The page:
Together with Thomas Wolfe’s “You can’t go home again”, they are symbols of the dynamic society the USA was for literature and the arts last century.
In Ernest Hemingway’s novel “For whom the bell tolls” it is described by the Spanish woman Pilar how one can smell death.
According to Pilar, a person who is going to die soon, has a smell.
The protagonist of the book, Robert Jordan, an American involved in the fighting of the Spanish Civil War, doesn’t believe Pilar’s claim.
He asks how exactly that smell is.
Pilar replies: “Go down the hill in Madrid to the Puente de Toledo early in the morning to the Matadero and stand there on the wet paving when there is a fog from the Manzanares and wait for the old women who go before daylight to drink the blood of the beasts that are slaughtered. When such an old woman comes out of the Matadero, holding her shawl around her, with her face grey and her eyes hollow, and the whiskers of age on her chin, and on her cheeks, set in the waxen white of her face as the sprouts grow from the seed of a bean, not bristles, but pale sprouts in the death of her face; put your arms tight around her and hold her to you and kiss her on the mouth and you will know the odour of death.”
This chilling excerpt comes to one’s mind when learning of the publication of a report in the medical journal Lancet by Japanese researchers last Thursday.
Those Japanese researchers are bringing us wonderful news and it is even confirmed by Dr. Gordon A. Ewy of the Arizona College of Medicine and Dr. Paul E. Pepe, head of the emergency medicine department at the University of Texas.
What is this fantastic news?
Imagine you are travelling in a train.
Not many people are in your compartment.
Just a couple of young people and an old woman.
Suddenly, the old woman becomes unwell.
She collapses, falls down, and might die.
She could be saved but you need to apply CPR.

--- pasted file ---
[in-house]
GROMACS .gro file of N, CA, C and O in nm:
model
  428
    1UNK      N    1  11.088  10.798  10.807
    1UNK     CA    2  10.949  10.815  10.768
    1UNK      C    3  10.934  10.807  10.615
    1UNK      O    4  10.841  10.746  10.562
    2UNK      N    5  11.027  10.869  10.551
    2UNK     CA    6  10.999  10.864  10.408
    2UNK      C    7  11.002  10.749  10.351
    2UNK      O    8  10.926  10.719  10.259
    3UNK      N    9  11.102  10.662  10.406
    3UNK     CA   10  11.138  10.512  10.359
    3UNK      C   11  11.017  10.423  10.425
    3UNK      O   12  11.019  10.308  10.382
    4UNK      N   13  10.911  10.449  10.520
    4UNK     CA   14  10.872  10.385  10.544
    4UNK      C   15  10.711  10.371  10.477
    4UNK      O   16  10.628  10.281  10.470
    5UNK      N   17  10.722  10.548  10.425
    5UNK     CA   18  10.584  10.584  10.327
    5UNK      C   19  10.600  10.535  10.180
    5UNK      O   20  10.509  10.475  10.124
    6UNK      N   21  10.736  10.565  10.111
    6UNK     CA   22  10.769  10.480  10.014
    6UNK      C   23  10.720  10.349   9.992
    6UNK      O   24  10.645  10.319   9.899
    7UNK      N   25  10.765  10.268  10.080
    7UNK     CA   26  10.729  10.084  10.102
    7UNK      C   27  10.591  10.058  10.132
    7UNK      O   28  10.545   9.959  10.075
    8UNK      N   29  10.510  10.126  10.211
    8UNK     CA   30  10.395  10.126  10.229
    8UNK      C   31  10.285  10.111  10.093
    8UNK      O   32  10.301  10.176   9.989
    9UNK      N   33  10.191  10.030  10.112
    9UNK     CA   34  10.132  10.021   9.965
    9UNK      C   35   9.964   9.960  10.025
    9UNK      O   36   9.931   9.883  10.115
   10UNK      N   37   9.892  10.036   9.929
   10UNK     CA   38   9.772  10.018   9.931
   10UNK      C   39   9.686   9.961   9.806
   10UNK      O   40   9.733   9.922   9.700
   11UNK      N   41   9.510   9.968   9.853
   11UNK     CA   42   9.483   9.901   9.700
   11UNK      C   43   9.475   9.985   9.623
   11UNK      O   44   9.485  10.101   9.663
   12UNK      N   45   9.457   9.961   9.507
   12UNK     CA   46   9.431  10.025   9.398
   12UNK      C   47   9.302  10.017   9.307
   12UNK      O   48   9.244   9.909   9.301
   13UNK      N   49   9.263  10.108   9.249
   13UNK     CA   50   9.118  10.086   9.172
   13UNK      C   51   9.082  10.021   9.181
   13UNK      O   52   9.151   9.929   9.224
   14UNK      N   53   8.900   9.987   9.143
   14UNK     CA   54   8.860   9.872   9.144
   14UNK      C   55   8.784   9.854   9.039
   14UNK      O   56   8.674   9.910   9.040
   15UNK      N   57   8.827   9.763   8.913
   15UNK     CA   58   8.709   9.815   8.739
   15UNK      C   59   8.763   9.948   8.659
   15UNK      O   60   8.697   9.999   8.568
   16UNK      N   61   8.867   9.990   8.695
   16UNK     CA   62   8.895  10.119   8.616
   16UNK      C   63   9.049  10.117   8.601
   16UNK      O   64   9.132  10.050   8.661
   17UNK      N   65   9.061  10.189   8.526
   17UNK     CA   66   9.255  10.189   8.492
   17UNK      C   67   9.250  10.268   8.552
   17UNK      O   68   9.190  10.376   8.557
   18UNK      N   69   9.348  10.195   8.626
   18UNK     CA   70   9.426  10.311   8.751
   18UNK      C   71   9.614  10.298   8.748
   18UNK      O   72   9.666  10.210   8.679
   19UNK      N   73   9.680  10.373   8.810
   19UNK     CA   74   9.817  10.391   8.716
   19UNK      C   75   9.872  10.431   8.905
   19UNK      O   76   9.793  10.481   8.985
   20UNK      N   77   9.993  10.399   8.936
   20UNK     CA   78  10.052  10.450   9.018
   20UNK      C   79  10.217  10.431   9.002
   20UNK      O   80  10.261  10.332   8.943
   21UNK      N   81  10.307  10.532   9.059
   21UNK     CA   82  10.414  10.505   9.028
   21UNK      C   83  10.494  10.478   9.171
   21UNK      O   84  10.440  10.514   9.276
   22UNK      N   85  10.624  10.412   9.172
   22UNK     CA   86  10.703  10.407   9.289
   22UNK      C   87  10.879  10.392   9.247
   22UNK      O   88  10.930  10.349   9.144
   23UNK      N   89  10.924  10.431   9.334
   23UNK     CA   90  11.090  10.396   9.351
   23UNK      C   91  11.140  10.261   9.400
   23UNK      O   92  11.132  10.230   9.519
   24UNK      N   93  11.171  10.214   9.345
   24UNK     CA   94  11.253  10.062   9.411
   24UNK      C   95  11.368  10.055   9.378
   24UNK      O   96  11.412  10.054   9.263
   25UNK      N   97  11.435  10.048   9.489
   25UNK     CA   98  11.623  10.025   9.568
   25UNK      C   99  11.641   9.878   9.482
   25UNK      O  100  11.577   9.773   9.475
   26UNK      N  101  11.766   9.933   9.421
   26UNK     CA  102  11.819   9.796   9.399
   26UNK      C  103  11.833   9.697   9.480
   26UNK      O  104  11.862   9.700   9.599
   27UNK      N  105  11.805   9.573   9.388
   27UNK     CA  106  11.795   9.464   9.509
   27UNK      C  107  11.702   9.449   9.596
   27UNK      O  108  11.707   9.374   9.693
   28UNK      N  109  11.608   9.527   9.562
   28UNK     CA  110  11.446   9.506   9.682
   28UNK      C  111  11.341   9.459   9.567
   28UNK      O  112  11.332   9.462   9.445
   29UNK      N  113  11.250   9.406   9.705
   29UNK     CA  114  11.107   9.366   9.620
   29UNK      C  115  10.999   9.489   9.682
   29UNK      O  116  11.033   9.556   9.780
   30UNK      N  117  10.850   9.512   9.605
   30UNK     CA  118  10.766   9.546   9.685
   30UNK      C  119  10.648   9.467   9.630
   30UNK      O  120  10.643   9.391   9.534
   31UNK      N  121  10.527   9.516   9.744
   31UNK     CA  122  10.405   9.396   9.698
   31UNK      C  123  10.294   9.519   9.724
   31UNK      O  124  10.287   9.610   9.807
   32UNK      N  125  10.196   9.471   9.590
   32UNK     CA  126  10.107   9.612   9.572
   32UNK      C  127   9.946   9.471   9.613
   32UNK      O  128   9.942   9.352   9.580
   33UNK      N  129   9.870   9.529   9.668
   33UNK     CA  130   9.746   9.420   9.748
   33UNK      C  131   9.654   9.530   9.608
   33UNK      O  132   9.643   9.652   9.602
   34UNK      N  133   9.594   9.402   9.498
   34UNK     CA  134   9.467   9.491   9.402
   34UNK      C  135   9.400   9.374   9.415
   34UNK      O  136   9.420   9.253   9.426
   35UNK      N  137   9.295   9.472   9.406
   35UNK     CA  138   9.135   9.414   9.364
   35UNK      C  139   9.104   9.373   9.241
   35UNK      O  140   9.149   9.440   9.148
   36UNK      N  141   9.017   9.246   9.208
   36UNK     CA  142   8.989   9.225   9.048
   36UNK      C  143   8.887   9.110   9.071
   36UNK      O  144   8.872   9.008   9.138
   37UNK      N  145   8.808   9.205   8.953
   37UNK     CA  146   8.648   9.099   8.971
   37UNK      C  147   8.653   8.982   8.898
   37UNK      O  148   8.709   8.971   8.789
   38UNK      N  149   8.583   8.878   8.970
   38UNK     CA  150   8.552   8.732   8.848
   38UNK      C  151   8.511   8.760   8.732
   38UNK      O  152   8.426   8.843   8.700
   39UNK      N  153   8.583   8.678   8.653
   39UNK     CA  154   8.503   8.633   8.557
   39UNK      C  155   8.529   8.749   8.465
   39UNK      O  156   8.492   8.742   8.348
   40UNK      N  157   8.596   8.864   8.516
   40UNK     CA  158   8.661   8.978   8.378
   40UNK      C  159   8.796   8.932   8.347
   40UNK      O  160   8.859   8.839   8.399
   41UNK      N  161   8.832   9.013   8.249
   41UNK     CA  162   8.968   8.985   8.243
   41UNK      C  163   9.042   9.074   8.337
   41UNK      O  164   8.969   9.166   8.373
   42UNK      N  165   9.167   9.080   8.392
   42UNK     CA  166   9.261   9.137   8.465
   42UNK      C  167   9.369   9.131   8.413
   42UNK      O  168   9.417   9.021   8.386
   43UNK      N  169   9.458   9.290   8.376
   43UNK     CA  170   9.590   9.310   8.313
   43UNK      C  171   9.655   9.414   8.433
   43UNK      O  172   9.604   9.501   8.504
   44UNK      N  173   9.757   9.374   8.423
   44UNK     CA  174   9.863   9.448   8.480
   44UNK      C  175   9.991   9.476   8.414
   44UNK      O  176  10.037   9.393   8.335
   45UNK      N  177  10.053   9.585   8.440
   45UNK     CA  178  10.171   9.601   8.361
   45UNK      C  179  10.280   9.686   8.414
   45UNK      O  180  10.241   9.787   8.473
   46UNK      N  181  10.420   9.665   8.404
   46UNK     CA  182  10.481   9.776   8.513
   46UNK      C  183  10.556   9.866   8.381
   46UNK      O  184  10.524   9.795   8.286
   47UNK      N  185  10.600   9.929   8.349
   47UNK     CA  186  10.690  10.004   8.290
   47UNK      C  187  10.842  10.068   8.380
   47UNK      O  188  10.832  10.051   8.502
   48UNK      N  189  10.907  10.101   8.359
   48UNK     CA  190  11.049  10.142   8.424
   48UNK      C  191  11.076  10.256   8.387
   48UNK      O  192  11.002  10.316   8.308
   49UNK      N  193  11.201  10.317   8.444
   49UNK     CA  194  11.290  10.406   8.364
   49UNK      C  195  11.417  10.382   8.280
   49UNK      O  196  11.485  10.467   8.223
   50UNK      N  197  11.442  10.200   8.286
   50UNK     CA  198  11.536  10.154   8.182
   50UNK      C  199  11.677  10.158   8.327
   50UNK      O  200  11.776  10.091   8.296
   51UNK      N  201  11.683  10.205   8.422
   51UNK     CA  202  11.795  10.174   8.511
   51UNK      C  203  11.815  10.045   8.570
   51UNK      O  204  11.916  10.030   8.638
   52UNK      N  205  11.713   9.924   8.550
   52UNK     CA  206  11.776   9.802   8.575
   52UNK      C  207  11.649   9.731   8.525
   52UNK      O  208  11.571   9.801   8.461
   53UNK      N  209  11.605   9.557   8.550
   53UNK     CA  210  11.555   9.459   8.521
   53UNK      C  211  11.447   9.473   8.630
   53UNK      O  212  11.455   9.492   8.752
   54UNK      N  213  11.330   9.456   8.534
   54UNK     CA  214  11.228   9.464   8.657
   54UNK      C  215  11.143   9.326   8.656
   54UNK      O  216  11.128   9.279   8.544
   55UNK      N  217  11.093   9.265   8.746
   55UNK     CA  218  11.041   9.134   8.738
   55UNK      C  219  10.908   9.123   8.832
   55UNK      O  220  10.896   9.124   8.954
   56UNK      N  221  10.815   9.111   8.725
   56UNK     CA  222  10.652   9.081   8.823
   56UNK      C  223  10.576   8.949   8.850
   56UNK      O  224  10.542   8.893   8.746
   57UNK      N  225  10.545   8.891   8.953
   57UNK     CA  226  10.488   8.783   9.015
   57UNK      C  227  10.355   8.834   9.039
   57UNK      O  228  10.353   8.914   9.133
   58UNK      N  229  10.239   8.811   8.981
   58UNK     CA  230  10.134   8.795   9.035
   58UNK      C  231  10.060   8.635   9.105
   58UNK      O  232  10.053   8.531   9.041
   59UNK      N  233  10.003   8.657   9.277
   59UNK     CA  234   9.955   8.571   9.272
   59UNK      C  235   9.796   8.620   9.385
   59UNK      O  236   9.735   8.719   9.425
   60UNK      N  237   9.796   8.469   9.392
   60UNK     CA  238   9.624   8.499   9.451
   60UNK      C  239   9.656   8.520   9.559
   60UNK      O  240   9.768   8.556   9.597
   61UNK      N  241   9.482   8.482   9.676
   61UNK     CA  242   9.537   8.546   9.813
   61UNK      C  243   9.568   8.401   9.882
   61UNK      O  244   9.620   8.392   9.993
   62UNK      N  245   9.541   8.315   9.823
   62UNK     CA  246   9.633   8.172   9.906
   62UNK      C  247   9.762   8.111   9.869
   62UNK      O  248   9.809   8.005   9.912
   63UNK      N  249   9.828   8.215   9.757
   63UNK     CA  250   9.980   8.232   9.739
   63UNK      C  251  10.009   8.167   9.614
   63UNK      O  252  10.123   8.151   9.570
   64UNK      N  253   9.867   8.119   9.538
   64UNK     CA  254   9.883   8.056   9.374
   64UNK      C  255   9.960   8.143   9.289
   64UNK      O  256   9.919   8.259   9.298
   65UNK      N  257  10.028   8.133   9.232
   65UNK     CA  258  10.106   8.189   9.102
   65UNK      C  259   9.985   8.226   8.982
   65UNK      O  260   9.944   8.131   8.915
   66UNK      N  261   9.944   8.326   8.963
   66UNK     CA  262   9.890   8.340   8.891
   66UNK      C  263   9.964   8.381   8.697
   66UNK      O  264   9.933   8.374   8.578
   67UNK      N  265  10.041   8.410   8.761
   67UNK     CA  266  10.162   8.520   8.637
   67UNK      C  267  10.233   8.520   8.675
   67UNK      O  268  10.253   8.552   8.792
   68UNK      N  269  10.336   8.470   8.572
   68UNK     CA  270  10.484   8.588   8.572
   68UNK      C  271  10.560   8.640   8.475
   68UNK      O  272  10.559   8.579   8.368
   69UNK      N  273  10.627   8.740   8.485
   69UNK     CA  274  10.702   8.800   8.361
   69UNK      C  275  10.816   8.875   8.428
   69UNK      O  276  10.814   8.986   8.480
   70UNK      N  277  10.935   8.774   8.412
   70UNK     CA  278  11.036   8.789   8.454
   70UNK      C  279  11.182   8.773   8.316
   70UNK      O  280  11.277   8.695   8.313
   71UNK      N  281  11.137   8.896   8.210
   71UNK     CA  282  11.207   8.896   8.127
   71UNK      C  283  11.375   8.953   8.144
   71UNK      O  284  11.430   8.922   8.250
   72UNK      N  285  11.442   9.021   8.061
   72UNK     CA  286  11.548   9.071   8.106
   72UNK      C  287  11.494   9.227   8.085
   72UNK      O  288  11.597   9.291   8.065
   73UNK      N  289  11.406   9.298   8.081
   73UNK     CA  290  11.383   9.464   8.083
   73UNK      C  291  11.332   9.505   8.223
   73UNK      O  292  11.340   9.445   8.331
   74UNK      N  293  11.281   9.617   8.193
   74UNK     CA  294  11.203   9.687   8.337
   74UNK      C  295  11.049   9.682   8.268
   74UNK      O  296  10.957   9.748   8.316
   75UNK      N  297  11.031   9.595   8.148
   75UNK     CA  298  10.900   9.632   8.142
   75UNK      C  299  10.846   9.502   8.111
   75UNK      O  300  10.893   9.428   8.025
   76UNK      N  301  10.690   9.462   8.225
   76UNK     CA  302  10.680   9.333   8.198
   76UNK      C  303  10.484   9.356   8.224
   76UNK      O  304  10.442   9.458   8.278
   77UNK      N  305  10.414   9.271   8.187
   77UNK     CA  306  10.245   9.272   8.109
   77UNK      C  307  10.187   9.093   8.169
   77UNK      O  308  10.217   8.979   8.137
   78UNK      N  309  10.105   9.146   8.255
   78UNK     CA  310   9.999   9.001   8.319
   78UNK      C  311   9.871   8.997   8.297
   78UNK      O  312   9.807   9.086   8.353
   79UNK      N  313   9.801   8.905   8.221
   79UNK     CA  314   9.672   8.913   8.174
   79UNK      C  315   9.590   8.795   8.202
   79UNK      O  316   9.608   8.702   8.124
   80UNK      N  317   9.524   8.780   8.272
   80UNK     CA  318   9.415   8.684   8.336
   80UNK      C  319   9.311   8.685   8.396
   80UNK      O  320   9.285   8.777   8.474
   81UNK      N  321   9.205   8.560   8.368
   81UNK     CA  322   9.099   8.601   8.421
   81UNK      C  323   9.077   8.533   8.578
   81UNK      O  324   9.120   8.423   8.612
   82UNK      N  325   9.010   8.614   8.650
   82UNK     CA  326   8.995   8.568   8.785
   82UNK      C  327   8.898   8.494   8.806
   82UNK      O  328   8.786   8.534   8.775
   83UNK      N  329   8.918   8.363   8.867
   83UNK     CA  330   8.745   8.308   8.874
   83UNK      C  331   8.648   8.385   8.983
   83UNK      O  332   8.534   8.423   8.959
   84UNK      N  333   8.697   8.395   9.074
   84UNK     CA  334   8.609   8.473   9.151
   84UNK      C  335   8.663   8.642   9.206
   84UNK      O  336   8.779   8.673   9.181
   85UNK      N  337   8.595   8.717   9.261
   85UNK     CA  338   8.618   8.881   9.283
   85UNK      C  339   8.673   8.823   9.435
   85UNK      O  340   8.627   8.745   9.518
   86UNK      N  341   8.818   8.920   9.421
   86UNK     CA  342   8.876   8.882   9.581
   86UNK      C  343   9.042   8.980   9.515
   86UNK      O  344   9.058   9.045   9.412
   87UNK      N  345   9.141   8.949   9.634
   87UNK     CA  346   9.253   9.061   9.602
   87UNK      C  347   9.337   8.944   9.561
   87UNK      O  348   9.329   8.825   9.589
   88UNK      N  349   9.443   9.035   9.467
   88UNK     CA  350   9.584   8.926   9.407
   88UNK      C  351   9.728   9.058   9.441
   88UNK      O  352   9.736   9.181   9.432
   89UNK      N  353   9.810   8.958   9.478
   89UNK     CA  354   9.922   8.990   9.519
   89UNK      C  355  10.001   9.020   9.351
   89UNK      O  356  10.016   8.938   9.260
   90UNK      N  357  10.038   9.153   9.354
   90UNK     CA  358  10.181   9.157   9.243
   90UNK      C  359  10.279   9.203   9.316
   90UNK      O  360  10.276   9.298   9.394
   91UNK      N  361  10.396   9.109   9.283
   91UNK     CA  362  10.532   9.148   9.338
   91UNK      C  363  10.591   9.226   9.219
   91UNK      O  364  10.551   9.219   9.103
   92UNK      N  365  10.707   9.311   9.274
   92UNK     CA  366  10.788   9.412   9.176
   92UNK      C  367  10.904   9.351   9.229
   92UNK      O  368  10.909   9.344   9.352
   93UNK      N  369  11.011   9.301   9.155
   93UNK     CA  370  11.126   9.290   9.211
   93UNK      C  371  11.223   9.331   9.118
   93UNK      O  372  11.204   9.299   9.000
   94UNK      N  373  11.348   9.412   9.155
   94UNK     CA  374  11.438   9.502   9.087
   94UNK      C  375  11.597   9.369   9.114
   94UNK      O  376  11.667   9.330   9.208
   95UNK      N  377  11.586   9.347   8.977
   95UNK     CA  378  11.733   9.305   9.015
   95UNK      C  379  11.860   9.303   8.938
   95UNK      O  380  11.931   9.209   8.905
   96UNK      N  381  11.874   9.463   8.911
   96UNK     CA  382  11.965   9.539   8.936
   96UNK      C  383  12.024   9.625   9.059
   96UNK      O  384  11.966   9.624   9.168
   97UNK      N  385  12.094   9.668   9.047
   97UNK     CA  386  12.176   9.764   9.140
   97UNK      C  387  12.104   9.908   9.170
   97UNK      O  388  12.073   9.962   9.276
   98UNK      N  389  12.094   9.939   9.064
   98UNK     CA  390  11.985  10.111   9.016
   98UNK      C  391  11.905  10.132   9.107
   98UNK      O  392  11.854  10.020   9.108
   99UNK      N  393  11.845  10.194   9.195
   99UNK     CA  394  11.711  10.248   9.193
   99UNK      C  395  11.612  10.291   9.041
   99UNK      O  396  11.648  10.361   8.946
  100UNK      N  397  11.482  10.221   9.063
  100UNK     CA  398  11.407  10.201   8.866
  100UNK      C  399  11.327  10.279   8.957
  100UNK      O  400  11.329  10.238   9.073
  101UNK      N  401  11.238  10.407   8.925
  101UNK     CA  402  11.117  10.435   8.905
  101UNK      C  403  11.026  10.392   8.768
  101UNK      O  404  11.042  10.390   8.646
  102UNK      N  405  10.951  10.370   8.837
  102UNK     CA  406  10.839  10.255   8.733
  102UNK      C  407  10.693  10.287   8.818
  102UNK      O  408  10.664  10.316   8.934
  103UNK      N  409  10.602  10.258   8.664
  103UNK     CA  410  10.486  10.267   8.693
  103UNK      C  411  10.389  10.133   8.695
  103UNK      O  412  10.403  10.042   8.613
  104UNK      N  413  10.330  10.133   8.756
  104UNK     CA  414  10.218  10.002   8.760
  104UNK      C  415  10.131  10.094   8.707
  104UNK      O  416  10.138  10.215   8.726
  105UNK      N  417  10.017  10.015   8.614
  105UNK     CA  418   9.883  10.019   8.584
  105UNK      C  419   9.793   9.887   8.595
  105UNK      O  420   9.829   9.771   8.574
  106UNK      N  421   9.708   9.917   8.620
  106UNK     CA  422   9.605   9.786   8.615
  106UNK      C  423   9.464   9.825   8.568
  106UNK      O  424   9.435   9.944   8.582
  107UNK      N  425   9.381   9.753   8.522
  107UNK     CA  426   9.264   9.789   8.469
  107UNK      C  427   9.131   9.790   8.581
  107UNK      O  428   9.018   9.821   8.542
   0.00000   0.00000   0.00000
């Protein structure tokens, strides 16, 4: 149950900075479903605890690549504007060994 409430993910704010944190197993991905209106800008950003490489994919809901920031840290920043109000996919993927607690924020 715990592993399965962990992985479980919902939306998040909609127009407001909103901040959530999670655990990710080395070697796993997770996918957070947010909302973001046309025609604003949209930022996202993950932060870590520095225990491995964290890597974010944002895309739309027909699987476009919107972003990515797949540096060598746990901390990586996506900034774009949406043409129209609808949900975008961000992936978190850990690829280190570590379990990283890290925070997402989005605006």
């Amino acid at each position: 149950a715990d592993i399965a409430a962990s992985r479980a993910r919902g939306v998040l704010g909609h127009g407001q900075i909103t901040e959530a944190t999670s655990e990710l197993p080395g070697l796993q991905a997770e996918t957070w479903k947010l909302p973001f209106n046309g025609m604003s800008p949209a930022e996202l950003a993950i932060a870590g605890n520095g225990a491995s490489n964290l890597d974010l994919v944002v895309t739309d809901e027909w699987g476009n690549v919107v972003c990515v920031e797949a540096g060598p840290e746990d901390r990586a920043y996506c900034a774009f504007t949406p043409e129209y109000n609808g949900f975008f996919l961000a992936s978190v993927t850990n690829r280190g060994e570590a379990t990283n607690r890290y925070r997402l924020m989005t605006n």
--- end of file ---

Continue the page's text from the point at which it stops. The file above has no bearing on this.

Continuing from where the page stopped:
CPR is cardiopulmonary resuscitation.
You have to tilt the head of the old woman back and listen for her breathing.
If she is not breathing normally, you pinch her nose and cover her mouth with yours and you blow until you see her chest rise.
Research has found that when somebody needs CPR, three-quarters of the bystanders decline to perform it.
They say they fear infectious diseases but probably they also do not feel comfortable to have a mouth-to-mouth contact with a complete stranger.
Now these Japanese researchers found, overturning a century of conventional medical wisdom, that simple chest compressions without mouth-to-mouth ventilation saves twice as many heart attack victims as the traditional CPR.
“Most people do better with compressions only”, said Dr. Paul E. Pepe.
How did they come to these fabulous conclusions?
At the Surugadai Nihon University Hospital in Tokyo Dr. Ken Nagao and his colleagues studied 4,068 adult patients who had a heart attack in front of witnesses.
We may wonder how they achieved this remarkable feat but the result of the research showed that the ones who received compressions only fared twice as well.
So, next time in the train and another old woman collapses, we can be relaxed.
We only need to apply compressions to her chest.
However, do not think we are free now of ever to have to blow our air into the mouth of complete strangers.
Victims of drowning still require conventional CPR.
If it is really an issue for someone, to touch mouths with strangers, stay away from the beach and the swimming pool.
To learn more about CPR, click on
To learn the guidelines for CPR from the American Heart Association, click on
To read the article in the medical journal Lancet about CPR, click on